If you’d like to sell…
We purchase books quite selectively, determined essentially by three criteria:
Importance is the slightly difficult-to-define quality of a book’s place in history and in literature; Philip Roth’s Portnoy’s Complaint might be considered more “important” than his Sabbath’s Theatre. Authors’ first books are often of a special interest. Into this category also fall signatures and inscriptions; most of our modern firsts are signed (beware: especially in the nineteenth century, publishers often included the signature — printed — of the author, usually under a portrait frontispiece; it is not, in that case, a signed copy). Inscriptions can be of special interest, especially if the connection is an important one — this is what is called an “association copy” (a much-abused term); “to my neighbor John” is one thing; “to Mrs. Smith, my high-school English teacher, who inspired me to write novels, and who will find in Mrs. Smyth some definite resemblances” is quite another.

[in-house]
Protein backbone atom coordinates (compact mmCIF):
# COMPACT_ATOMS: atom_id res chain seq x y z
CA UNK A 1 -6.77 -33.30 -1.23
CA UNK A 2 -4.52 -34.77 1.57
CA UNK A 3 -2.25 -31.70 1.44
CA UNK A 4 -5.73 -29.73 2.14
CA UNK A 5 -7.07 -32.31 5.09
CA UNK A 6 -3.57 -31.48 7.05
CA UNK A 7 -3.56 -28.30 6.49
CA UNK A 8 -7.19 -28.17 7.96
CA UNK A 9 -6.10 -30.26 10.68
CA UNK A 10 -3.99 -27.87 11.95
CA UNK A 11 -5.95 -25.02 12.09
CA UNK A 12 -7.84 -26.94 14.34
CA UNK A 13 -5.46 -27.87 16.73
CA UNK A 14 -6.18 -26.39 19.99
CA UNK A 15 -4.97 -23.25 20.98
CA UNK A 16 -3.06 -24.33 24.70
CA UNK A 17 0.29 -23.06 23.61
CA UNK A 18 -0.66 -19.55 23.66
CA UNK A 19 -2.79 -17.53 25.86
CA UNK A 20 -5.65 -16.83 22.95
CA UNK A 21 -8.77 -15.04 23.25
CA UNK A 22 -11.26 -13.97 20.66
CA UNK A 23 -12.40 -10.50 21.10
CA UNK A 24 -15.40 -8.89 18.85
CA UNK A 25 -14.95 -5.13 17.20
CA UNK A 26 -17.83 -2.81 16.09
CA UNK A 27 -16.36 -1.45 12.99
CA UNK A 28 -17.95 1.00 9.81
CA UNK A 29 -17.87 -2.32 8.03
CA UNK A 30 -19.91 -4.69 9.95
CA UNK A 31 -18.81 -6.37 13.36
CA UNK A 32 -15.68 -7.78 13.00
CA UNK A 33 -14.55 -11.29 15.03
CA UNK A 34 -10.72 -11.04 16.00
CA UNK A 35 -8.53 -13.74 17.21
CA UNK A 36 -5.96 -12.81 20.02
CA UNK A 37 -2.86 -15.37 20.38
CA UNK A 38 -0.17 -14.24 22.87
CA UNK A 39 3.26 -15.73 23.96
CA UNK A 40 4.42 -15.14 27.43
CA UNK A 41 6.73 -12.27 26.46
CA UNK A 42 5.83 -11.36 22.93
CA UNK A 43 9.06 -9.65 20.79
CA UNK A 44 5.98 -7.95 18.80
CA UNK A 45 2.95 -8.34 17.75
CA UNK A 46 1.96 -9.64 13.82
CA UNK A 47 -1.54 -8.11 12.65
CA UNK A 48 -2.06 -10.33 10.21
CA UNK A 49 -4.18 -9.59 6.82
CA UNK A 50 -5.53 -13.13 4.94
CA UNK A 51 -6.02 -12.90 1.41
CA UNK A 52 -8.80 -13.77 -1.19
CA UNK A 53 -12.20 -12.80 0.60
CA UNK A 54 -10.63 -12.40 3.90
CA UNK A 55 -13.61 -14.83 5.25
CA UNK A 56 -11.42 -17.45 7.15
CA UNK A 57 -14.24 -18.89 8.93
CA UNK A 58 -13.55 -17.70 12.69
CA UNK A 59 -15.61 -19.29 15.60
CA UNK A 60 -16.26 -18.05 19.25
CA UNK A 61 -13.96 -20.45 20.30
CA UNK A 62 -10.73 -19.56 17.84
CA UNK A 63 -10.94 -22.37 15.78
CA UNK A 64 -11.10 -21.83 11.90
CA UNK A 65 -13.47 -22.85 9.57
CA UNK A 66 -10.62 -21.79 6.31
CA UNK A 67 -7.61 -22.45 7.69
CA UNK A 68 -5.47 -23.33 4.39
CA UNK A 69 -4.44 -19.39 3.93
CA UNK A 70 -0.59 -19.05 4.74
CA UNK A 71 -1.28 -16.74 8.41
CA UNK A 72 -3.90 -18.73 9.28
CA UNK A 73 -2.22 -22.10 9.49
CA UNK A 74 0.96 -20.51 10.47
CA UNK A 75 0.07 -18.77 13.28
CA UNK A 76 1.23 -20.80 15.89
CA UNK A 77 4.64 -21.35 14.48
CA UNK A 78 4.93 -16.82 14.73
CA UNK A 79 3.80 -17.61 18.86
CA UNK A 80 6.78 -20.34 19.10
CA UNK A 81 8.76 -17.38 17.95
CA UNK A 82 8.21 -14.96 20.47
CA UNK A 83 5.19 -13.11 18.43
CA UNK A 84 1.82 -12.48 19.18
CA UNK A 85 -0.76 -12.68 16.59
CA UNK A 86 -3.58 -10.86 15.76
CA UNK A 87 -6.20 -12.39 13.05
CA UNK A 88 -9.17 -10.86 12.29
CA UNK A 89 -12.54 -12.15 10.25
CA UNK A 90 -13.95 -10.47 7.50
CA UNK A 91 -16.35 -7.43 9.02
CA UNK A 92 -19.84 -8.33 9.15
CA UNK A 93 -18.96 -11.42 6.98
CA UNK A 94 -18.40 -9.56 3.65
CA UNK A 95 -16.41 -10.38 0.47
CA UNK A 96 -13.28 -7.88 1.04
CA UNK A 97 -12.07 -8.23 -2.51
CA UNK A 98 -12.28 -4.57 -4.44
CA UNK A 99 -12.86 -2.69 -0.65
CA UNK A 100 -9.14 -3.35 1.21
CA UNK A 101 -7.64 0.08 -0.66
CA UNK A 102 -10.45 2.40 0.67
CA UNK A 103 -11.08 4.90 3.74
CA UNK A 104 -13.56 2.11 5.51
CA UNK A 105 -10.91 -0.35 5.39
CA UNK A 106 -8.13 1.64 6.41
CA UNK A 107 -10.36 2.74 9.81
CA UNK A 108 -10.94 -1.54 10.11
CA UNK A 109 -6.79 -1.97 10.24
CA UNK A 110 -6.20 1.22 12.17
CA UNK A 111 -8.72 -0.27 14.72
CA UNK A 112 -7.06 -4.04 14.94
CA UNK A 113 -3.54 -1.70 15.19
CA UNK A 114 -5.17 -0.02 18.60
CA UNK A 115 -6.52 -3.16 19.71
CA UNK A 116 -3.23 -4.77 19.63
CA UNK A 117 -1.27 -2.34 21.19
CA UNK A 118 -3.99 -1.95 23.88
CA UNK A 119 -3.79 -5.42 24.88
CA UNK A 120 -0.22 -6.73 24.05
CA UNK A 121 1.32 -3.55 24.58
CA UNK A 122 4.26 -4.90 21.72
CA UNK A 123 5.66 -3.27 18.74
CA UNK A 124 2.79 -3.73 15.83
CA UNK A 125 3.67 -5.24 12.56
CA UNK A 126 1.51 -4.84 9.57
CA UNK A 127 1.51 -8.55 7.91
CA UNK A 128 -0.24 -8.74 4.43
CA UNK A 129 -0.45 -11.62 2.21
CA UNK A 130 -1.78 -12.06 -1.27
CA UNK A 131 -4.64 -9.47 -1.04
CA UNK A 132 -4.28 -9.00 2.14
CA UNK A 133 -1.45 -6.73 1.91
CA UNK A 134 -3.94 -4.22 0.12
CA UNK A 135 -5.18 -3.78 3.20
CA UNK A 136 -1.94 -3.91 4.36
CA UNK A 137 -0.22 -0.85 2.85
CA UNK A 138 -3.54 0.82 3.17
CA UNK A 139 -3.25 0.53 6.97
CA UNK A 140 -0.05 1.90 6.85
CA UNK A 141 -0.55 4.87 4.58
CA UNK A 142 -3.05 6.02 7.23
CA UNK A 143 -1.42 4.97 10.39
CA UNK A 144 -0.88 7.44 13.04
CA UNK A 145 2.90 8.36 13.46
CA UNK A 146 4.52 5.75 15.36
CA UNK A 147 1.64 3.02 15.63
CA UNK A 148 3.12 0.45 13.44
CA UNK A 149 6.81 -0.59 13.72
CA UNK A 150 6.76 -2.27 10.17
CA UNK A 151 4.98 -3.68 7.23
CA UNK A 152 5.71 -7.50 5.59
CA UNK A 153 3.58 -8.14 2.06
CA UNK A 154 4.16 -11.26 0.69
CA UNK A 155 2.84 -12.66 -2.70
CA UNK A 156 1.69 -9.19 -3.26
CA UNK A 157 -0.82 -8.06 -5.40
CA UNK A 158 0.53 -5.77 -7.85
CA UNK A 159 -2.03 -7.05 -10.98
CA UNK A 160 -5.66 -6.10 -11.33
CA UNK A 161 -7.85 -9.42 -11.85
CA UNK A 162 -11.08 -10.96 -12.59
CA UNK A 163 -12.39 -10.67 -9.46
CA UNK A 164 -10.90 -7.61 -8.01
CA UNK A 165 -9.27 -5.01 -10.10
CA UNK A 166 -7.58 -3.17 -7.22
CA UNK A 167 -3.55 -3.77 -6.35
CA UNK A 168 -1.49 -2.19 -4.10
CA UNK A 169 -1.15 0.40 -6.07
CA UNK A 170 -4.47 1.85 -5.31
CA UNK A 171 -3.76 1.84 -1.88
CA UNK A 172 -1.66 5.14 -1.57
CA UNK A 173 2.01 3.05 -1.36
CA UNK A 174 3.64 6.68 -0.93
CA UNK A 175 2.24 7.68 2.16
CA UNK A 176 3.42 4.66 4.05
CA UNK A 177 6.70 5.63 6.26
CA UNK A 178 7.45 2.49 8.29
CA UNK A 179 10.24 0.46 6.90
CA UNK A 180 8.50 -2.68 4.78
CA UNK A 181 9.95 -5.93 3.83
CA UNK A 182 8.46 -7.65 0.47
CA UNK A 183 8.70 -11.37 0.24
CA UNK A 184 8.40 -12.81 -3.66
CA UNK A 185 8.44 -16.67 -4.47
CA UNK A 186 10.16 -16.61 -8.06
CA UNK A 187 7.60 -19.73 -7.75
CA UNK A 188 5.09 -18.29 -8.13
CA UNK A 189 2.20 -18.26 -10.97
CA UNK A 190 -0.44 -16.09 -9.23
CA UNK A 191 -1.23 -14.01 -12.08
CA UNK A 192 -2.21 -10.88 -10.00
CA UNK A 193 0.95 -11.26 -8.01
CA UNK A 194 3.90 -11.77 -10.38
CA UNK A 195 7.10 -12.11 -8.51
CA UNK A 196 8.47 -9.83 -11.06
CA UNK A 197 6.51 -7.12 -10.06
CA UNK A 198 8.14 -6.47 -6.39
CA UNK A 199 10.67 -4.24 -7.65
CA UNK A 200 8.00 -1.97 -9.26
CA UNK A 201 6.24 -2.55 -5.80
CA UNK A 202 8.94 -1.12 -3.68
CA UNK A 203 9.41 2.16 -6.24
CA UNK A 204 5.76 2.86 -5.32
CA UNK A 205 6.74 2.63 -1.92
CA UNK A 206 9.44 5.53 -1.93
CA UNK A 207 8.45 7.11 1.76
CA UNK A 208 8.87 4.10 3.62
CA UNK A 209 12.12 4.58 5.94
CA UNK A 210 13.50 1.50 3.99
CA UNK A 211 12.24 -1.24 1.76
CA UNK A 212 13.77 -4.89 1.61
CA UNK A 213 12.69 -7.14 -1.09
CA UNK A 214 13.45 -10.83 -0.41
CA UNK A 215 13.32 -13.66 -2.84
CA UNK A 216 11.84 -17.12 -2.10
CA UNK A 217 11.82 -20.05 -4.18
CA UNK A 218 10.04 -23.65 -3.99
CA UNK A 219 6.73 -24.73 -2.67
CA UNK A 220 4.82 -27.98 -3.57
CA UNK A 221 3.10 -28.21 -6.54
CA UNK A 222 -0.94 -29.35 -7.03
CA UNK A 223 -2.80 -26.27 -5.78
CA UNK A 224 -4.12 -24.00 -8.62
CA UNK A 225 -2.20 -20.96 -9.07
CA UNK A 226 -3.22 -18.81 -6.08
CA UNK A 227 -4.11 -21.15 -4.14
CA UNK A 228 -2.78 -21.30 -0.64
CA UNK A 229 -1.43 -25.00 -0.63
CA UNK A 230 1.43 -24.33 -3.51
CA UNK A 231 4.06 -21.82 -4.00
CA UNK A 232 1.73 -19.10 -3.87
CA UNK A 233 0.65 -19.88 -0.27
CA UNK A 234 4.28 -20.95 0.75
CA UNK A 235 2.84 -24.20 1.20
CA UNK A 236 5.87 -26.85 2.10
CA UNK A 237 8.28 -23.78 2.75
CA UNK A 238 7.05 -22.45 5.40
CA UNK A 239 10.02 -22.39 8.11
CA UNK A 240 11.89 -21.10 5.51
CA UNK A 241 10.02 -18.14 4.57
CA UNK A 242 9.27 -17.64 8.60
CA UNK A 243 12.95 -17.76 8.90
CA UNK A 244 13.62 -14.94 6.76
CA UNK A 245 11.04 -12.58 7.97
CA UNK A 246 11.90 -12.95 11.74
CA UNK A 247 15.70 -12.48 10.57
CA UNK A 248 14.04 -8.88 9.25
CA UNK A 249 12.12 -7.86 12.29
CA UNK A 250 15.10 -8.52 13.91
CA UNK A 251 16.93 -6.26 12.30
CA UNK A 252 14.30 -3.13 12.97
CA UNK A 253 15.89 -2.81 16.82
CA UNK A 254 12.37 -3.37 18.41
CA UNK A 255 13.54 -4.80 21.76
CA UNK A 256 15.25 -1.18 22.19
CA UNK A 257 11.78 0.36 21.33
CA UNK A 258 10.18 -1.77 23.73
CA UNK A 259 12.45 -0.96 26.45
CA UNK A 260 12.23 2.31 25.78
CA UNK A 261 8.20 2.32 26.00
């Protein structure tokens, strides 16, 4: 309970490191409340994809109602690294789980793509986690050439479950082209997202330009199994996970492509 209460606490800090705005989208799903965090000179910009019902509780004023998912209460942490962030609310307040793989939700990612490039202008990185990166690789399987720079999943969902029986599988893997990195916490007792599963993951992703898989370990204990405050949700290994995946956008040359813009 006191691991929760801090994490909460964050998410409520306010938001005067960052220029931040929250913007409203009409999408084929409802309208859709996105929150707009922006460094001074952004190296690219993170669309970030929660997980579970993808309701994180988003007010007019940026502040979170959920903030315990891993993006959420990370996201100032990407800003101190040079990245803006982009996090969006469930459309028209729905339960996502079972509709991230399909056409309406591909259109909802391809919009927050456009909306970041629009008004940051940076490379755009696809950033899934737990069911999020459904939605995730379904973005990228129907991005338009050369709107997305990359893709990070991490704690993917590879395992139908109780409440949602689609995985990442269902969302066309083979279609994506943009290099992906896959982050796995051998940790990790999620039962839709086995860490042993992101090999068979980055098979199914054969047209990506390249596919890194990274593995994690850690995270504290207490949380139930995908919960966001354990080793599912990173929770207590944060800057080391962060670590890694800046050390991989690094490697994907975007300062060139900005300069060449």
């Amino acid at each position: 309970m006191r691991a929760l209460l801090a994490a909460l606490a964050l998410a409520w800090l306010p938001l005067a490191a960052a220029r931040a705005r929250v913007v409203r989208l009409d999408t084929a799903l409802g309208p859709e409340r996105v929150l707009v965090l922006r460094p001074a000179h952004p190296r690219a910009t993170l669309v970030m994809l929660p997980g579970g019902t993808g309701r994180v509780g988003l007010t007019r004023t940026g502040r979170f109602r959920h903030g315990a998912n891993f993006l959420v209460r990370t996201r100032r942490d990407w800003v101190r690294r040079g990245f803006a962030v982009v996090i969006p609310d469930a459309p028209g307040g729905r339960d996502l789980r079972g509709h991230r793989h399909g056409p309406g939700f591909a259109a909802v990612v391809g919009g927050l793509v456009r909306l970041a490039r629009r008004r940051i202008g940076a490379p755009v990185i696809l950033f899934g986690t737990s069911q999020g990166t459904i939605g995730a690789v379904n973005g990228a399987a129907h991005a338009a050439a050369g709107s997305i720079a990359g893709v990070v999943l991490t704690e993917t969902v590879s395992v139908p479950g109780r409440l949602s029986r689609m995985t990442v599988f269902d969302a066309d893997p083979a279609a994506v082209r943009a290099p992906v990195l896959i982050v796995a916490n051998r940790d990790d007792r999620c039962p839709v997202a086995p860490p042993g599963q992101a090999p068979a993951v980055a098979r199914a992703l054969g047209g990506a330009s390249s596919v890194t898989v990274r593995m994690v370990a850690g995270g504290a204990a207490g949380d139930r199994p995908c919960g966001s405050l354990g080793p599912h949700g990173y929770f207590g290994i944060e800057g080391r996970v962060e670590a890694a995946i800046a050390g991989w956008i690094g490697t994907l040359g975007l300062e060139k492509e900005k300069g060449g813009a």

Primacy is clear enough; a first edition (first printing, if indicated) is more desirable than later editions in most cases. This is especially true in nineteenth-century books; many might think that they have a treasure with a leather-bound book, but the title-page might reveal that it is a sixth American edition, photostereotyped — in which case, it is often of considerably less value than a first edition.
Condition for modern books is especially dependent on the dust-wrapper. A good example is The Great Gatsby: a first edition with the first-state dust-wrapper in fine condition can sell for $75,000 and up (and up); the same sort of copy without a dust-wrapper is worth about $7,500. Dust-wrappers (also called just-jackets) should be totally intact, and ideally without fading at the spine, which comes from exposure to sunlight, or indeed darkening (often a product of tobacco). More broadly, we look for books with good solid hinges and an absence of scuffs, nicks, tears or soiling, both on the binding and in the text-block.